With my previous recordings- actually, with most of my writing, I was always trying to write music that fit into a specific style or band. With this CD, I just wrote music “stream of conscious” style. I wrote whatever popped into my mind. As a result, I think that I unconsciously channeled a wide range of influences and sounds that have been bouncing around in my head over my musical life. I’ve played quite a bit of music in my career so far. I started out playing rock, blues, soul, country, then I dove head first into jazz, studied classical (playing in a symphony orchestra for about five years), all before I moved to NYC. Once here, I joined salsa bands, Brazilian pop bands, spoken word, free jazz. You name it, I’ve probably played it! When I sat down at the piano to write, I would close my eyes and try to hear what was going on in my head in that moment. Sometimes I would hear a rhythm, other times I would hear a track from a recording that I loved. I wouldn’t over think it, I would just write- get it out of my head.

The band! L to R, Tony, Phil, Matthew, Keith

The band! L to R, Tony, Phil, Matthew, Keith

Inspiration. For some reason I can’t just sit down and write a song for the sake of writing a song. I don’t know why, but I need to have a real relationship with what’s going down. Sometimes I can look into the future and pull something from there, but most of the time it’s looking back and analyzing my feelings about an event or person. Last year I was doing just that. I was marveling at the set of circumstances and decisions that lead me to where I am now. It really is a bit miraculous, actually. I grew up in the country outside of Youngstown to a family of a long line of factory workers, yet somehow I managed to eject, move to NYC with nothing to my name, and travel the world. When you look back, you can see maybe a handful of decisions where, had you simply changed one thing, your life could have been completely different. I think it would be fun to be able to go back in time, choose another path, than move forward to see what would happen. Okay, so maybe I read entirely too much Sci-Fi. Still, it helps me remember why I am where I am now, and what I need to do to stay on the path that I’ve chosen. It’s not that I get whimsical about the past. It’s more about using the past as a kind of mental straight edge to keep me moving in the right direction.

Relaxing outside of the studio

Relaxing outside of the studio

The Songs

Beyond the Wall: The title is a Game of Thrones reference. In the books, the wall symbolizes a physical and personal separation. The wall in the story got me to thinking about our own personal walls that we put up around us and how much we can accomplish if we get past them. People get their own ideas about what’s beyond the wall that, most of the time, have nothing to do with reality.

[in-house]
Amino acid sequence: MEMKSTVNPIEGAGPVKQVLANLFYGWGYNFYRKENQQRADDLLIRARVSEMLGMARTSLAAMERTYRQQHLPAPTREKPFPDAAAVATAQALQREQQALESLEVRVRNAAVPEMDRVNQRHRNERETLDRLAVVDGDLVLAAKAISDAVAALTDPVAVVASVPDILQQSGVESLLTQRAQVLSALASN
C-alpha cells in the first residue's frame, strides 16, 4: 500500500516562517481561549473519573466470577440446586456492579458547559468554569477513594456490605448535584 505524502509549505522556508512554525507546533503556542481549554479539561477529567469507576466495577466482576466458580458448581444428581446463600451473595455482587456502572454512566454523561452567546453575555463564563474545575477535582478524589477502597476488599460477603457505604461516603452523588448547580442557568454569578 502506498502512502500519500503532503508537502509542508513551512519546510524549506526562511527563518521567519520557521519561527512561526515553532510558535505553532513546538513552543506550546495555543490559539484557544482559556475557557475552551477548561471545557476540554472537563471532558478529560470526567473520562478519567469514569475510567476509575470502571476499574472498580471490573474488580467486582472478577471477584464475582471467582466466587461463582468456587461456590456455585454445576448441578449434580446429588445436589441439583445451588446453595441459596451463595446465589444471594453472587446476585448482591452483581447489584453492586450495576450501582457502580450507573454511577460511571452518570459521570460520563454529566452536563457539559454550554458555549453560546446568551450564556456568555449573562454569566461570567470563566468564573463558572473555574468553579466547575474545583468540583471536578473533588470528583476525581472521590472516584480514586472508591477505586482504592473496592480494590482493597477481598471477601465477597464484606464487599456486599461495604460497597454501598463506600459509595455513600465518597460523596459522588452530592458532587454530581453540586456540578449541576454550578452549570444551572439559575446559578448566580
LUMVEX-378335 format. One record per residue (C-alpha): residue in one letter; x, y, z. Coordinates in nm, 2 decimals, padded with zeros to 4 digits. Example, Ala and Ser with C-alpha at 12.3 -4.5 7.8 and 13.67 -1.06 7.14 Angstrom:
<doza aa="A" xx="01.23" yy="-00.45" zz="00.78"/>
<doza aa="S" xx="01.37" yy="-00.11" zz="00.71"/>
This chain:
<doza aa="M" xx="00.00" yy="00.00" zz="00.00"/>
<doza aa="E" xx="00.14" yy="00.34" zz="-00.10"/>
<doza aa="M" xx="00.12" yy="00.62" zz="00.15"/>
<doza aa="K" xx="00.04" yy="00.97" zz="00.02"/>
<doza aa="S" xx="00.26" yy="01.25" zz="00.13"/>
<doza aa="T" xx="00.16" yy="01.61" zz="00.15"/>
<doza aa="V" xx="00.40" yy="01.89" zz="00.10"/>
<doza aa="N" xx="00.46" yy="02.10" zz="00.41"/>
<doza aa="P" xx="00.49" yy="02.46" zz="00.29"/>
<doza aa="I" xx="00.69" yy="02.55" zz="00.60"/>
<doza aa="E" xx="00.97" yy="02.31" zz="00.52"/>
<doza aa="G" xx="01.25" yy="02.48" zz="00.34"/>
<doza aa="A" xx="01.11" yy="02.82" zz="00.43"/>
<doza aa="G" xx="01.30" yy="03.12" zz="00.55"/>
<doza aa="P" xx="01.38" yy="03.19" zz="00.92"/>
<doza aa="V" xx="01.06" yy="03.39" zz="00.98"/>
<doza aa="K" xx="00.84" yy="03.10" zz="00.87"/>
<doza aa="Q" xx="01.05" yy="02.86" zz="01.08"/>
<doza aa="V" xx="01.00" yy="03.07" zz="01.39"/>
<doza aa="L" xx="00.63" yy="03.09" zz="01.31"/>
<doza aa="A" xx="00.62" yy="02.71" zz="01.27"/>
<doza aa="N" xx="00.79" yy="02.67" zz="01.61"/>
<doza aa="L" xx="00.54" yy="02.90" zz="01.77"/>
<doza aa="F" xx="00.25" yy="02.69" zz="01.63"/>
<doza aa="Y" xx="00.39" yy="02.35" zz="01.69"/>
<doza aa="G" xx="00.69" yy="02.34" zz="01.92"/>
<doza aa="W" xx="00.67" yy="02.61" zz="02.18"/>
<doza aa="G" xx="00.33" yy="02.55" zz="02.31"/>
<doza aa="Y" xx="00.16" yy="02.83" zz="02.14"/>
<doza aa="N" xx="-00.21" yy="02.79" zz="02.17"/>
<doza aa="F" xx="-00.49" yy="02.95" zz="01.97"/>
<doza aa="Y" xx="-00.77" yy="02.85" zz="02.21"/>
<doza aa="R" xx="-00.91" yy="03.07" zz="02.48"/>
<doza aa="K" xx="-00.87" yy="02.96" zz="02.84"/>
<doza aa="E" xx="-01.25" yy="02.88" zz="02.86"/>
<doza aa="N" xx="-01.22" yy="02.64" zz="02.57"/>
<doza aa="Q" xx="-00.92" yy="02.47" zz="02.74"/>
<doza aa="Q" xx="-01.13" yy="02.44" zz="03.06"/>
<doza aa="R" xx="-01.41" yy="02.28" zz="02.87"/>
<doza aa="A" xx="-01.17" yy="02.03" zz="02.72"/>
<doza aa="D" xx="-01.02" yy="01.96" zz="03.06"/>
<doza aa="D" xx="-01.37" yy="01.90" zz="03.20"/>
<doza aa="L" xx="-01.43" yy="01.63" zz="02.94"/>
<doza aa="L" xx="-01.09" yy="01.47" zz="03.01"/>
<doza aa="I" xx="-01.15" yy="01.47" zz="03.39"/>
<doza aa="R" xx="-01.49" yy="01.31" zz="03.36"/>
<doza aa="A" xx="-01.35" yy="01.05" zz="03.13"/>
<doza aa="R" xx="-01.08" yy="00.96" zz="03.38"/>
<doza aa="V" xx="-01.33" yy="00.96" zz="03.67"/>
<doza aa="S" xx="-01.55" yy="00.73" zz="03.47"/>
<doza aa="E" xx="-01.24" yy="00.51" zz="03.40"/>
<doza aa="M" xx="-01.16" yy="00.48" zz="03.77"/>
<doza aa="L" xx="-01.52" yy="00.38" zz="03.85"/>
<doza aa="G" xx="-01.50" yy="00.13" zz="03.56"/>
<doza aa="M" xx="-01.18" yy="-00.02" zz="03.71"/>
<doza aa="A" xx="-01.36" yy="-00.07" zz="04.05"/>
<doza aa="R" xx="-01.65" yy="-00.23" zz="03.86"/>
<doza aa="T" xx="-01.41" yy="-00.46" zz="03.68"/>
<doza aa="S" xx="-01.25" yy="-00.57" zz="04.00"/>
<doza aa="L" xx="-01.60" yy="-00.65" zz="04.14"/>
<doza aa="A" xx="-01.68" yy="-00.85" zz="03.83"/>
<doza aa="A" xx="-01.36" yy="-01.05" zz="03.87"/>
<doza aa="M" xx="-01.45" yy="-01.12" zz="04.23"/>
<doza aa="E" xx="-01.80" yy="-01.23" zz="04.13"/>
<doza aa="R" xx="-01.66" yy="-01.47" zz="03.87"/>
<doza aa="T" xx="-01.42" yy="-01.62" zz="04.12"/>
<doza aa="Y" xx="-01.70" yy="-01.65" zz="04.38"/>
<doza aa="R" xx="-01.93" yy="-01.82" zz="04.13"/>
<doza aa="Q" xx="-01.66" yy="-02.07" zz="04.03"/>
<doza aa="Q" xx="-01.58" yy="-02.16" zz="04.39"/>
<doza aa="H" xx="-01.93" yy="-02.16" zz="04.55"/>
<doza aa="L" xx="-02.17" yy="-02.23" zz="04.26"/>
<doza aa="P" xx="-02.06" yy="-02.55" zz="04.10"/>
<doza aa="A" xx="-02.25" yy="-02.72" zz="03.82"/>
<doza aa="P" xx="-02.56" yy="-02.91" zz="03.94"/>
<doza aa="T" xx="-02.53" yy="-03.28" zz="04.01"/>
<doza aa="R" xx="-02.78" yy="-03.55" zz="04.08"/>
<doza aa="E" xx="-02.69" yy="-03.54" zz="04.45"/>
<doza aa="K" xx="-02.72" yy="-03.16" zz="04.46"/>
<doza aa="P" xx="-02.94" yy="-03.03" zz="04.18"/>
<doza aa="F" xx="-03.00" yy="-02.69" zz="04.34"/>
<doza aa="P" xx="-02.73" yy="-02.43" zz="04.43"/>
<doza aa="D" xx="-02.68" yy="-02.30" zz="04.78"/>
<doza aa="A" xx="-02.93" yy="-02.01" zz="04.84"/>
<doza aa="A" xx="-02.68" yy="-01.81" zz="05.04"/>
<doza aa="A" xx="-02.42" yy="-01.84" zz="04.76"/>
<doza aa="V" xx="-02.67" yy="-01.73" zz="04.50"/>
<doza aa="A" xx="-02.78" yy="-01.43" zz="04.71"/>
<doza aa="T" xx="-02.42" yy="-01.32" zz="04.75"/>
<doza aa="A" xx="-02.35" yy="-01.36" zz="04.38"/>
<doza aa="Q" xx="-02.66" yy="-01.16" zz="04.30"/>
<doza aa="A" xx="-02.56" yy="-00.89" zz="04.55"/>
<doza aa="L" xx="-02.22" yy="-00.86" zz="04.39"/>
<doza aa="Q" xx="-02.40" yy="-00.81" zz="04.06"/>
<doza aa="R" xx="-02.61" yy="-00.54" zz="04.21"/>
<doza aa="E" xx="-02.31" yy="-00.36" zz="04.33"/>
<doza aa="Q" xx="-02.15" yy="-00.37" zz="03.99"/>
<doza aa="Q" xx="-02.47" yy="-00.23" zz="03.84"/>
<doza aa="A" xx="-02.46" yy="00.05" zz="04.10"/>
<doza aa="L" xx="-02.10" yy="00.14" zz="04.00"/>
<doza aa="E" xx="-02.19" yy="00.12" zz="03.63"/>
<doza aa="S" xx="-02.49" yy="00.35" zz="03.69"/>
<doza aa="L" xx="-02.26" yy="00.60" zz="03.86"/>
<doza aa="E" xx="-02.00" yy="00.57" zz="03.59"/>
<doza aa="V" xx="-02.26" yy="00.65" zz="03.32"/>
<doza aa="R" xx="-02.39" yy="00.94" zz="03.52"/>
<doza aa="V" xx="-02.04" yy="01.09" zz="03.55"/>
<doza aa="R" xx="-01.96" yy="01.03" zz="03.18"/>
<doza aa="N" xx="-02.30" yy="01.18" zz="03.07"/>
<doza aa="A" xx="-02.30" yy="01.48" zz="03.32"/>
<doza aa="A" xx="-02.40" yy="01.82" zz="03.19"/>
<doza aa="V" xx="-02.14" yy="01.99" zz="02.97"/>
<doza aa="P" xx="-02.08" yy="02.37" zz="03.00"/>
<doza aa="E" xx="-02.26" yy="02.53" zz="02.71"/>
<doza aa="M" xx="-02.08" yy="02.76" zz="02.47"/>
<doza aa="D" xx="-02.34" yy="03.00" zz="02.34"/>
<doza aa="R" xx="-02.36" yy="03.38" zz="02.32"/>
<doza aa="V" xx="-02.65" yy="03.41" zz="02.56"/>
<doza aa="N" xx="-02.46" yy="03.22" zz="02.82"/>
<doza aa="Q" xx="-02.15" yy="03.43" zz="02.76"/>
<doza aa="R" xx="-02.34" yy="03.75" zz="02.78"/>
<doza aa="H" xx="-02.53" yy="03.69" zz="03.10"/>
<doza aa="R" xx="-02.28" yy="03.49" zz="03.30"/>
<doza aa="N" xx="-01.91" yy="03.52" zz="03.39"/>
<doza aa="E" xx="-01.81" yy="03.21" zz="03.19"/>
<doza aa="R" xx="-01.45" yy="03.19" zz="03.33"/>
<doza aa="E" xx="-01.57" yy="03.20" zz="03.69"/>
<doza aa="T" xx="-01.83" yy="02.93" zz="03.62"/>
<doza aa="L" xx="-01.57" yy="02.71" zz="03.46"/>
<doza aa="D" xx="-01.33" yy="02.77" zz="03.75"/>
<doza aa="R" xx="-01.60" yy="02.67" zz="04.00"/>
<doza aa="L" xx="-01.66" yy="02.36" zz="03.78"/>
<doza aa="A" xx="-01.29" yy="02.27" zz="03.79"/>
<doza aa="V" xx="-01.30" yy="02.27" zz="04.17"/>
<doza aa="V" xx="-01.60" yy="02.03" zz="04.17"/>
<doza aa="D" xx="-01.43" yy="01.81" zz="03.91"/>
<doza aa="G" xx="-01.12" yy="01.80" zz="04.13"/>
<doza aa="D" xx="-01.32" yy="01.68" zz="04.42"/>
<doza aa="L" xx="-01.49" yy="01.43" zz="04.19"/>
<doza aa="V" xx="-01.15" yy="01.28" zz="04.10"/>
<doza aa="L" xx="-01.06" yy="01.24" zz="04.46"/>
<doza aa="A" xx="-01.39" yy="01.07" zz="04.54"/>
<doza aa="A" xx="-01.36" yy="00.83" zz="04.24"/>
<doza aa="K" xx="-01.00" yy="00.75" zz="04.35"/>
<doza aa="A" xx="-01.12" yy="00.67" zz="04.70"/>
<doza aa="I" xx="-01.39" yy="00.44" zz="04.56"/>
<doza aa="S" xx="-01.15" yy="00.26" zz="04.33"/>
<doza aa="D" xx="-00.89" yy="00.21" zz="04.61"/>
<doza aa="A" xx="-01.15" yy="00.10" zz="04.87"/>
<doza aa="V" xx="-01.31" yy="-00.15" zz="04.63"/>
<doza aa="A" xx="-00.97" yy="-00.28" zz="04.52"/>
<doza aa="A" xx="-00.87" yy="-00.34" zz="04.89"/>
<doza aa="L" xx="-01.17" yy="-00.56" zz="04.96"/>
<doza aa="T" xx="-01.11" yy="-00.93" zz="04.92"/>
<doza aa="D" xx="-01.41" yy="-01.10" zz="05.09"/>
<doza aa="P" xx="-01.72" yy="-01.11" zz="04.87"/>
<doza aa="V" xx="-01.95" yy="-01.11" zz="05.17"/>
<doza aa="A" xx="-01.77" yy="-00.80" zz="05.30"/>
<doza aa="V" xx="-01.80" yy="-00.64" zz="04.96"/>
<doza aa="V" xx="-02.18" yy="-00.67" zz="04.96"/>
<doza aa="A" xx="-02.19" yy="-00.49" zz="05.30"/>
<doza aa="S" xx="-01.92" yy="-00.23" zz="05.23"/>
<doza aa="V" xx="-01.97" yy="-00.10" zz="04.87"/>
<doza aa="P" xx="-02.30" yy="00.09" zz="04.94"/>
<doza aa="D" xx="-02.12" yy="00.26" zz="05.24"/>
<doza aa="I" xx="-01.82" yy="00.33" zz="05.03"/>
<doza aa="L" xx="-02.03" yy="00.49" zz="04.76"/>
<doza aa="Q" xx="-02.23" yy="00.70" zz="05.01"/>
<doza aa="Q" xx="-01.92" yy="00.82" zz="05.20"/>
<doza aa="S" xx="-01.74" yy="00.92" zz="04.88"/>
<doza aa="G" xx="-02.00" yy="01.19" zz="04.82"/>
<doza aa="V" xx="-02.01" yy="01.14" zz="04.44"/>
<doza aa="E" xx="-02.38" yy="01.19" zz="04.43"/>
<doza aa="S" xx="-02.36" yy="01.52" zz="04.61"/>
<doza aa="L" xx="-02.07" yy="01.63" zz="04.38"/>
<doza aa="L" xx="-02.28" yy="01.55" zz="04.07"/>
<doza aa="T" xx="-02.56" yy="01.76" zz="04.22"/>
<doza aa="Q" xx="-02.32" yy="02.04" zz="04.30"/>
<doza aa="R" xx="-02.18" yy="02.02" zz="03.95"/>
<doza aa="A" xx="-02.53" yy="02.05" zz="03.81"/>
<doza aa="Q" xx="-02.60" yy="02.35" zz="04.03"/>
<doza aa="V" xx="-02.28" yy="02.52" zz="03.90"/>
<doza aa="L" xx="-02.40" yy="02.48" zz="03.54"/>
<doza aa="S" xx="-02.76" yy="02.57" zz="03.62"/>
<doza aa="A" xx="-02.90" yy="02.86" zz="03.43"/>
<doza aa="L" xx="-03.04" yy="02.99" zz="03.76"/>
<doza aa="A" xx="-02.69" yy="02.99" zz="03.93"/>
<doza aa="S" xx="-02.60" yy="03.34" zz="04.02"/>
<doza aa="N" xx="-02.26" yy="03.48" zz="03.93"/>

Detroit Lean: This song is a complete “turn it up and drive into the sunset” kind of song. Sometimes we would go for a drive with no destination in mind. Going for a drive just for the sake of going for a drive. The sound of the bass on the melody is not an effect pedal. I was trying to decide if I wanted the melody up the octave or down an octave, so I did it both ways. When we were listening to the playback, the engineer George Petit accidentally played both tracks at the same time. Everyone lit up! Yep, keep both! Just for the fun of it, I overdubbed one lick of my solo down an octave. You’ll hear it…

The Phoenix: This wasn’t going to be the title originally. Back when I was a teenager, my parents used to hang out at a club called the Phoenix that had live music on the weekends. My mom loved to dance, and my dad (who used to play guitar part time) would hang out and check out the music. They were down there nearly every weekend, and when I was around 15, I started sitting in with the band whenever I could. It was a cover band that played all the pop dance hits of the time. My mother passed away suddenly last fall while I was in the middle of mastering this record. I was sifting though photos trying to find a few nice ones to print out for the funeral home when I came across a video from a year ago of my parents dancing together at my God daughter’s wedding. All of a sudden a ton of memories came flooding back to me of seeing my parents dancing and partying at the Phoenix. It seemed like the perfect fit- a happy dance tune dedicated to my mom.

Push-Pull: This is a love song. The term comes from tube amplifiers. I am a total stereo dork, by the way… Anyway, the definition is “having or involving two matched tubes or transistors that operate 180 degrees out of phase, conducting alternately for increased output.” Man, if that’s not the definition of marriage, I don’t know what is! People seem to think that a perfect relationship is two people that are in constant agreement. To me it seems that being polar opposites has more of an advantage from an evolutionary standpoint.